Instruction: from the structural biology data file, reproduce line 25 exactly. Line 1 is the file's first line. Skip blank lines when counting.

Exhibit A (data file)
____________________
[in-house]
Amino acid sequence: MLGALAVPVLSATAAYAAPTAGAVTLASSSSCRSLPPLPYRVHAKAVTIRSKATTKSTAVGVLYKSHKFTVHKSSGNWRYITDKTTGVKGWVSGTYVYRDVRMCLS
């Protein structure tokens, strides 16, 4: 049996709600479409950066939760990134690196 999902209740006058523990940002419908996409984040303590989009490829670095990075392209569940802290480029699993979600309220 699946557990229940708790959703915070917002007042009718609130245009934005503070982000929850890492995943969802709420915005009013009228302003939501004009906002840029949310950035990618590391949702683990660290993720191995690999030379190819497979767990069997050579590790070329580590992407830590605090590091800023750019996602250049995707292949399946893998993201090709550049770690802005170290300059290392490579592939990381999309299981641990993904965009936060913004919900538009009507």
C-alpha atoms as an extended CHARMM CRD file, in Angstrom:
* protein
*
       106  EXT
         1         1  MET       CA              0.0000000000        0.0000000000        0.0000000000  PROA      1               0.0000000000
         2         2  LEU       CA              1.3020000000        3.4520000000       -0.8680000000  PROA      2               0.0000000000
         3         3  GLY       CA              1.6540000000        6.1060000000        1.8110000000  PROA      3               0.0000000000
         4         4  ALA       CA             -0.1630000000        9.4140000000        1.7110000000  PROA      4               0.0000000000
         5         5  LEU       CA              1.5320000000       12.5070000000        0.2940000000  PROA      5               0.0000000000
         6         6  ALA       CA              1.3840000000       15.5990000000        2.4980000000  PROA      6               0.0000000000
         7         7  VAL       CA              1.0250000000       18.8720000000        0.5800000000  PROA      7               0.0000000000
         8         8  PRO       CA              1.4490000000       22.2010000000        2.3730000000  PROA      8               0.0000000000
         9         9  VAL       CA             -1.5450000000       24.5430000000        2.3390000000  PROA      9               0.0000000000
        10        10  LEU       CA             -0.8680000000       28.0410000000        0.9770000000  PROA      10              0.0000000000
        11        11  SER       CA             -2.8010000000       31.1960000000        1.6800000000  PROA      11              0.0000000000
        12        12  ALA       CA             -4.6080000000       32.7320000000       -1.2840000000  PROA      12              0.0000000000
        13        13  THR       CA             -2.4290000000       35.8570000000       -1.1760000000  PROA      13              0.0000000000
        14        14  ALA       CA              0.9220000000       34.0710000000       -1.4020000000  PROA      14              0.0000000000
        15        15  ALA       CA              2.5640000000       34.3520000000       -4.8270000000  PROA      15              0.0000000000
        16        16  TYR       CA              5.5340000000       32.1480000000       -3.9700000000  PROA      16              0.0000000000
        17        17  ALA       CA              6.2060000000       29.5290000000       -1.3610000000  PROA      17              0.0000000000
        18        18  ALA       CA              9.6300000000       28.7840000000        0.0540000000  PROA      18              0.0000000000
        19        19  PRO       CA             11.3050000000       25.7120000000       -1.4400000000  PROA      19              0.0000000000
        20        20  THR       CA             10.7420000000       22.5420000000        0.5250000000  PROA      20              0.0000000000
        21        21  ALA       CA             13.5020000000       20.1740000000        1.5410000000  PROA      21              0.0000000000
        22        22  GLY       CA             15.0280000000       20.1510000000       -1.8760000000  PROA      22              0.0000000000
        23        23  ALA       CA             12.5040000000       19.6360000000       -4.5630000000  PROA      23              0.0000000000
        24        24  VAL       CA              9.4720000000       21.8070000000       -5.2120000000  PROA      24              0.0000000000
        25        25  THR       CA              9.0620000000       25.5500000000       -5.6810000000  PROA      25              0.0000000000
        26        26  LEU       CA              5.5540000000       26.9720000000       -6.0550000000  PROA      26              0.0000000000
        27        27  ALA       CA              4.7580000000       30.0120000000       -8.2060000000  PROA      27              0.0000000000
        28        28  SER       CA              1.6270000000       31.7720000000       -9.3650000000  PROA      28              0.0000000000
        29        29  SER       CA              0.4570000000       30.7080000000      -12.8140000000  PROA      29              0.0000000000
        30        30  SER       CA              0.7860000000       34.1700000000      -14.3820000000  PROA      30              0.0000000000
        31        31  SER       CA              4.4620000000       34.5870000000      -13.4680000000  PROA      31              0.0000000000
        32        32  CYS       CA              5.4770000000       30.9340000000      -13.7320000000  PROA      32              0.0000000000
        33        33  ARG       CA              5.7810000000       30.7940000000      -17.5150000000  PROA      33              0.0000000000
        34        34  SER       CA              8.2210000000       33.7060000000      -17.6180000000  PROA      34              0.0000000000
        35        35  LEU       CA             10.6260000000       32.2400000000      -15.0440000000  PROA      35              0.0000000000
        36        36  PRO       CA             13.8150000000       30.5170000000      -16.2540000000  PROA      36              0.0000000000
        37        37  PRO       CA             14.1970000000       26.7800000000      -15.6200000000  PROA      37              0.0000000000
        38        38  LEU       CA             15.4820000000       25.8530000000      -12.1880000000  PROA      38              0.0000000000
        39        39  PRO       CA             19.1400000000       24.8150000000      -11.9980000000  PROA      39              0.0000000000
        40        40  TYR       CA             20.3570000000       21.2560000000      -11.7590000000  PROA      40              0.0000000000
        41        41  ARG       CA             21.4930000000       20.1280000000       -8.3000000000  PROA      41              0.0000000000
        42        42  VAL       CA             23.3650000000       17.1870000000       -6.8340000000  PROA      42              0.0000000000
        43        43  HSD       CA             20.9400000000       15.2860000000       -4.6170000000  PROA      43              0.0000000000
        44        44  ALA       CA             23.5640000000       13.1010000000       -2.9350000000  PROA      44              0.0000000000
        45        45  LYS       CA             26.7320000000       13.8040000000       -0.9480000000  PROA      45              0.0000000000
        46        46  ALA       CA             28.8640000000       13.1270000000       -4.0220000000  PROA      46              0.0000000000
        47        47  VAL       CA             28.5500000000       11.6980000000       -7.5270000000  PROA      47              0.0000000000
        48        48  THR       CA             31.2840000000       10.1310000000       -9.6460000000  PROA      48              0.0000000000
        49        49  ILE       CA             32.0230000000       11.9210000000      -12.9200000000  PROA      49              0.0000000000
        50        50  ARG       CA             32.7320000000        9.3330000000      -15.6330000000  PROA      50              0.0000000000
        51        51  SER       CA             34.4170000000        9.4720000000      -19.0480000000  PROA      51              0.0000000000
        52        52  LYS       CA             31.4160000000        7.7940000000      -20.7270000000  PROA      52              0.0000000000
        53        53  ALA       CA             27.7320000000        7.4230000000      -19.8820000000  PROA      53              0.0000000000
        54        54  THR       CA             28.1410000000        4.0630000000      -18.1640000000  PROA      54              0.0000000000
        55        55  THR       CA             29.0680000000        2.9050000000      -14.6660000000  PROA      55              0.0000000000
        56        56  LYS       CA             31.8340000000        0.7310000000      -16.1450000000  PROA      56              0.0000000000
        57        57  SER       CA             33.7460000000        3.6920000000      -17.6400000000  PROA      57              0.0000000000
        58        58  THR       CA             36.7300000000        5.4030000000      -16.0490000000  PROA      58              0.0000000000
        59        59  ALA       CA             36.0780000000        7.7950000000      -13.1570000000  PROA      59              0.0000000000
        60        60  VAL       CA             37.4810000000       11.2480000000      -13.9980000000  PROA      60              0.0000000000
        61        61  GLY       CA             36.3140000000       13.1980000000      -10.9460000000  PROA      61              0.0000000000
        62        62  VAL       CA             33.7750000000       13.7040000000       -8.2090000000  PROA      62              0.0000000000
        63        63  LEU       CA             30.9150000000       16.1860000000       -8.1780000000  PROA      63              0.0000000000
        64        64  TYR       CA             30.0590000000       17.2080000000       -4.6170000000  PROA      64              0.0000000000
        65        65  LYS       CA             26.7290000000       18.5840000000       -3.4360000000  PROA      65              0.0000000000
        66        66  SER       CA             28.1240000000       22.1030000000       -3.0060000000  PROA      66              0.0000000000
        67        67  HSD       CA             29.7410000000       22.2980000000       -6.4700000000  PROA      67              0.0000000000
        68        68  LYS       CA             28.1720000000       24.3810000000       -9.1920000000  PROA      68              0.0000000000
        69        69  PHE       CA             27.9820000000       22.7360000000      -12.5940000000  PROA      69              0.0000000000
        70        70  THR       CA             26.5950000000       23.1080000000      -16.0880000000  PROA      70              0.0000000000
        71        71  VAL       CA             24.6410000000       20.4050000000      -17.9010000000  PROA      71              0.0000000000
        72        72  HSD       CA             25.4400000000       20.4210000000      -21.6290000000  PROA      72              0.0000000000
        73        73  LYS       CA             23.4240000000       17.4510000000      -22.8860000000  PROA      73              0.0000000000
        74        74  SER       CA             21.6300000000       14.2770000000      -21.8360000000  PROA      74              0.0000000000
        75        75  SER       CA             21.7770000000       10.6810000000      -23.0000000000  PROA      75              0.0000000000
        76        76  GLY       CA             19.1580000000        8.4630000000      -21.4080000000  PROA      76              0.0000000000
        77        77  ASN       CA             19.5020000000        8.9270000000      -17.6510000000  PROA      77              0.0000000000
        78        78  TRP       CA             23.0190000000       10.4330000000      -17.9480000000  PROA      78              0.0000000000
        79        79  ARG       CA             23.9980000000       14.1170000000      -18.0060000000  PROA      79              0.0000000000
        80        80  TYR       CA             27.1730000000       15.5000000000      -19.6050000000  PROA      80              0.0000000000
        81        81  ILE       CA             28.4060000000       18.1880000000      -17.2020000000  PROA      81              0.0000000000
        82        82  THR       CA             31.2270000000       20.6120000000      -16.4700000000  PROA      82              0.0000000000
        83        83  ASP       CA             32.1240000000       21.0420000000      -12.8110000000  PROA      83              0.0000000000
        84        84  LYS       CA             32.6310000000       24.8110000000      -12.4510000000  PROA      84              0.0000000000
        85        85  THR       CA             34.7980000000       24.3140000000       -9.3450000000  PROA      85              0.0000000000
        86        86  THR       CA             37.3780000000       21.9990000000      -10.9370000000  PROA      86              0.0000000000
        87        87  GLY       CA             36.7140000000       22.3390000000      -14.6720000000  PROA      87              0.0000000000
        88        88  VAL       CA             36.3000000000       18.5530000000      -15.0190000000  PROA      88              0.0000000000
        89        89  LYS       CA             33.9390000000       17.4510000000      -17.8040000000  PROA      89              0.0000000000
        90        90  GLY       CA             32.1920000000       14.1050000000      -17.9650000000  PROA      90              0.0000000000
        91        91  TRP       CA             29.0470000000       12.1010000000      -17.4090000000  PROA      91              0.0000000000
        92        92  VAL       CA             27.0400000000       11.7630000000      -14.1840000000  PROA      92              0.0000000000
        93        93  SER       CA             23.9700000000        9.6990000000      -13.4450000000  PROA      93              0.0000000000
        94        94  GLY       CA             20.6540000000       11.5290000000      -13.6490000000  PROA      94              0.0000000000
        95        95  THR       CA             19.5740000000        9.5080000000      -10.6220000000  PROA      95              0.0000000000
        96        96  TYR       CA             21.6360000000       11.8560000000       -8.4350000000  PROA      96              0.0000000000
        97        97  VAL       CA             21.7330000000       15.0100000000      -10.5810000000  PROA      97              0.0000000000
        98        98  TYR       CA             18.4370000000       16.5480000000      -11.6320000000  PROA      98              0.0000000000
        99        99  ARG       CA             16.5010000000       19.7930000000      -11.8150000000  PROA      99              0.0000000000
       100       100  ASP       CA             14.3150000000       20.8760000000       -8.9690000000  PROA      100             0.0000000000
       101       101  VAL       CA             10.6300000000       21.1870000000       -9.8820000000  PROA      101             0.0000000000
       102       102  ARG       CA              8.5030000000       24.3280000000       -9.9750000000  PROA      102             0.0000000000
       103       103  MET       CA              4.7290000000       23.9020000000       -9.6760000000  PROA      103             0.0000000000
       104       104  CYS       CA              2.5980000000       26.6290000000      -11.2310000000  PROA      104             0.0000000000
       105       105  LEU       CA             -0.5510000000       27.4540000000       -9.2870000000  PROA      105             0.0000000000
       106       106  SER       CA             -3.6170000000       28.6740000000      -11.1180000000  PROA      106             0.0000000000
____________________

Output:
        18        18  ALA       CA              9.6300000000       28.7840000000        0.0540000000  PROA      18              0.0000000000